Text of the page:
Ashley Madison does not require valid e-mail addresses.
TNP also discovered two ".gov.sg" e-mail addresses, one of which bore the "cpib.gov.sg" domain.
But a spokesman for the Corrupt Practices Investigation Bureau (CPIB) clarified that the address did not exist in its system.
CNN reported that more than 15,000 e-mail addresses listed in the data dump were government and military agencies, some of which were proven to be real.
Human resource experts noted that using your work e-mail addresses for personal use is generally frowned upon.
Ms Linda Teo, the country manager for ManpowerGroup Singapore, said: "Strictly speaking, company or work e-mail addresses should not be used to access personal sites."
Experts also said that if employees were found to have been looking for affairs on the site, it could affect their standing within the company.
Mr Erman Tan, president of the Singapore Human Resources Institute, said most companies tend to draw a line between an employee's personal and professional life.
"If it is found that your personal affairs affect your work, you can get fired," said Mr Tan.
If your e-mail address is on list...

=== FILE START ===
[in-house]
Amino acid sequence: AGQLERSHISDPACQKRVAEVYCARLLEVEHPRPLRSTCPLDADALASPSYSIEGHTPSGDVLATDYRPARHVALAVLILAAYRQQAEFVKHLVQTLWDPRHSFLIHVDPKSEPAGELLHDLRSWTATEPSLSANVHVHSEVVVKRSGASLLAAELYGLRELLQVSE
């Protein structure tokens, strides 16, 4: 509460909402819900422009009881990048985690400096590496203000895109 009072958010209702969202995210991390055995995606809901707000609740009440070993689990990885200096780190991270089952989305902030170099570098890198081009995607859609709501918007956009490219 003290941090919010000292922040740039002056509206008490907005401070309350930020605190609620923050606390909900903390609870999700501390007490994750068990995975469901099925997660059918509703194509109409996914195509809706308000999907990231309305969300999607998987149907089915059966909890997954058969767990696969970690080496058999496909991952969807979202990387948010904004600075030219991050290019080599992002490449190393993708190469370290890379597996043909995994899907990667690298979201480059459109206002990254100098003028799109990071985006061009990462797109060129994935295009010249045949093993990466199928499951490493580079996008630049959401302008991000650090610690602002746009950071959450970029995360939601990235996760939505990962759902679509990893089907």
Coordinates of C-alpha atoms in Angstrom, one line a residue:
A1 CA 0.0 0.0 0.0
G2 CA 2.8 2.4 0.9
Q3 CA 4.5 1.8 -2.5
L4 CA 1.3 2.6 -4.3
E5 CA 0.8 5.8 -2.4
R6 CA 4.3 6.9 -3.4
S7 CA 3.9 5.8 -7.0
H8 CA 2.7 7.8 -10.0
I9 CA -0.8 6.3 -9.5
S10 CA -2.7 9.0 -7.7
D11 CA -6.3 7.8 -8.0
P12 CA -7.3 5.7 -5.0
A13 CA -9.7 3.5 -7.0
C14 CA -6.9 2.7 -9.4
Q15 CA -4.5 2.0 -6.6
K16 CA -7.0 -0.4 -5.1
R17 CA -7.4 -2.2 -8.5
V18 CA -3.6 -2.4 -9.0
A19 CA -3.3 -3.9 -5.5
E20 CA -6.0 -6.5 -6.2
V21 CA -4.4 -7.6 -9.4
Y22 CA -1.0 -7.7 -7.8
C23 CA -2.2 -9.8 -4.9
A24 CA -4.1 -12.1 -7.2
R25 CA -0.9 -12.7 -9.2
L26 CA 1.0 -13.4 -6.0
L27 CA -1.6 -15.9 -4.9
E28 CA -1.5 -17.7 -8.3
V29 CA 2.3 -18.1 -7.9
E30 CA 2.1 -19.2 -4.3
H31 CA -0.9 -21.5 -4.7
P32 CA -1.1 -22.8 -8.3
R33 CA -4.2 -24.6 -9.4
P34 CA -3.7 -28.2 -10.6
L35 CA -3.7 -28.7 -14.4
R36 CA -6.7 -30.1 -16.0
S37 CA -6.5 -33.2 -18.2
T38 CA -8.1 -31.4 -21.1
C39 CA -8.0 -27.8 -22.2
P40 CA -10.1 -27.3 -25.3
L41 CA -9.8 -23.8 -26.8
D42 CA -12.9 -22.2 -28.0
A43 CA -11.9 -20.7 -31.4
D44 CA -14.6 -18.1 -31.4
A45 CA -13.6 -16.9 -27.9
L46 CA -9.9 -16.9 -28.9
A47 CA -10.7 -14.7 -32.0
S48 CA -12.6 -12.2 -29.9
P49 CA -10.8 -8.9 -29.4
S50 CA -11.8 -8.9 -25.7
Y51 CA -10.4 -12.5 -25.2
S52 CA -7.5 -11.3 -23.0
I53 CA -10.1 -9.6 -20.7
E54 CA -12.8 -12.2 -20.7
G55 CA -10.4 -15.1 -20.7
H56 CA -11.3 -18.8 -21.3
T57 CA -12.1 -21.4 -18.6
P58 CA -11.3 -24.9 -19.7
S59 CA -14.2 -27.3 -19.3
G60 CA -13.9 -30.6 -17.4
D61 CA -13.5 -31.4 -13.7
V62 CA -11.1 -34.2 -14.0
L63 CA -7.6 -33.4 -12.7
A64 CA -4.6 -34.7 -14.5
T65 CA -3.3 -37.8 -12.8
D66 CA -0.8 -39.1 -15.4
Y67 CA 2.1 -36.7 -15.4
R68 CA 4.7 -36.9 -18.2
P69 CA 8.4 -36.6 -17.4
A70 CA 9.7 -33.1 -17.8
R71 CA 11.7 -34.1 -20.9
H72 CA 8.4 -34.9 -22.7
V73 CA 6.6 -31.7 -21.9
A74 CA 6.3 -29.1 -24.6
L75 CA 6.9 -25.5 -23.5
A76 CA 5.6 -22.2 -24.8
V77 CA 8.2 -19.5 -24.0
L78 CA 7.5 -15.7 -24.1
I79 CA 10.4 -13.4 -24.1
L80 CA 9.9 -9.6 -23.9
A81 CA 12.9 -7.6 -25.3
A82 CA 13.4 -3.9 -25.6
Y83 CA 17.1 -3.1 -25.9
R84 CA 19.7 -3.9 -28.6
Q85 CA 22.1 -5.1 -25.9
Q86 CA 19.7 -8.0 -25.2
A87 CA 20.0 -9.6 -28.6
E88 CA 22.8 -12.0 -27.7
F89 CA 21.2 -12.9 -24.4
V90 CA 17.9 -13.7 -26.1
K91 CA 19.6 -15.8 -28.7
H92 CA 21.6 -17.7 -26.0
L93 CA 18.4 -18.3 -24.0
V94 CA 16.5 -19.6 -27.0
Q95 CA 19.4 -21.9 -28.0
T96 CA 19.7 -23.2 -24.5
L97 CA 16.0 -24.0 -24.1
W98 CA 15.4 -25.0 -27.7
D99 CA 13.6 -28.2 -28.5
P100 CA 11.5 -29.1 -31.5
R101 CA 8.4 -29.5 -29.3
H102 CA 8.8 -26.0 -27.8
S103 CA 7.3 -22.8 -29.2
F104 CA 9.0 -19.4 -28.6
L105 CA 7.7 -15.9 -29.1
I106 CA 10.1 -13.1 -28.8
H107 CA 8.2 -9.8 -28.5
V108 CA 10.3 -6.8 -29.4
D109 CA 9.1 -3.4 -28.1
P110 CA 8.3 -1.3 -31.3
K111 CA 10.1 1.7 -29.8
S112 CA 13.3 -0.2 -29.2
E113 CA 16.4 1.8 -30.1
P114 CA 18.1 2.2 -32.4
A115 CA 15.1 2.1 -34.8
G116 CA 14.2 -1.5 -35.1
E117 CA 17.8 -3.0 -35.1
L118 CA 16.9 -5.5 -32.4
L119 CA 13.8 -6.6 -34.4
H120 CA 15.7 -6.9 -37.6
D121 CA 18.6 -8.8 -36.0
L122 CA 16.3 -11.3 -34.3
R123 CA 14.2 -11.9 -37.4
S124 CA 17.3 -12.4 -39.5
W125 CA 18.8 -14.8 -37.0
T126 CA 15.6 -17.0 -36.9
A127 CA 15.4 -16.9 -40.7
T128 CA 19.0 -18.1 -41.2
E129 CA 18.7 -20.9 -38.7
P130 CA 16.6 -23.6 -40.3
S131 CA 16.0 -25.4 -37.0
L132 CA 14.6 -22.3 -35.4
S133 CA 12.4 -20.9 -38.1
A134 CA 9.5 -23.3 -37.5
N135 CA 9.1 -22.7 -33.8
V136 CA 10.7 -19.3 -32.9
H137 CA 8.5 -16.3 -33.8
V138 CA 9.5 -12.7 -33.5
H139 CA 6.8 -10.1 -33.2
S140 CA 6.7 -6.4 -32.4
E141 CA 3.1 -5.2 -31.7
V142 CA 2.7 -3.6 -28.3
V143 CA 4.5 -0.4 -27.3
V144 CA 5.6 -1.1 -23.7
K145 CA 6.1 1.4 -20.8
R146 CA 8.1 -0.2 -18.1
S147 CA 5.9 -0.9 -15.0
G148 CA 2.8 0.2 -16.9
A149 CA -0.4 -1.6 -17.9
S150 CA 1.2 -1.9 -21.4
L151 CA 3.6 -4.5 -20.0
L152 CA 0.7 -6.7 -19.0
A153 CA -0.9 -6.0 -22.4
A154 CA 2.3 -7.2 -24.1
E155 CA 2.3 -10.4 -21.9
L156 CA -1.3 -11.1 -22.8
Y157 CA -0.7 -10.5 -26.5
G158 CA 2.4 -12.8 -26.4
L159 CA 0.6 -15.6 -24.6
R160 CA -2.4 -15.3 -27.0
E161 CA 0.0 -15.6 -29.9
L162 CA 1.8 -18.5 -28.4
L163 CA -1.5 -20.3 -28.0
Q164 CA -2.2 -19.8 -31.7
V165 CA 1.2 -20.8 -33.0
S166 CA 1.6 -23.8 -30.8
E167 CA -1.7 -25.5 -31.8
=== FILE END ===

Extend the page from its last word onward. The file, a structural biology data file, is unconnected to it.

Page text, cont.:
How do I find out if my e-mail address is on the list?
You can now search for any e-mail address registered with Ashley Madison.
Using the leaked data, sites like Trustify and cynic.al have created searchable databases that allow you to type in an e-mail address to check if it is part of the Ashley Madison dump.
If an e-mail address is in the database, it could mean:
- the address owner is an active member of the site;
- he created an account, but does not use it; or
- someone used his e-mail address to create a fake account.
The database does not show usage of the account or other details that could expose an account holder's potential affair.
I did not sign up, but my e-mail address is on the hacked list. What should I do?
Make a police report, said Mr Justin Tan from Trident Law Corporation.
He said: "This would fall under the Computer Misuse and Cybersecurity Act.
Strangers who do not have the authority to use your e-mail address to sign up on Ashley Madison could possibly be committing an offence."
Mr Lee said that if your work e-mail address had been used, you need not tell your employer unless it went against company policy.
He added: "You should probably tell your spouse, since it will be better that your spouse hears this from you instead of from an outsider."
I signed up for Ashley Madison and my details are in the leaked list. What should I do?
You should change your e-mail address to prevent further association and misunderstandings linked with the Ashley Madison leak, said Mr Eric Chan, a solutions consulting director from security software company Fortinet.
Also check the privacy settings on your social media accounts because hackers could use this information to identify and blackmail you. Ignore any online blackmail attempts, Mr Chan said.
The gallery below shows weird dating stories, inappropriate texts as well as instances of cheating.
This article was first published on August 27, 2015.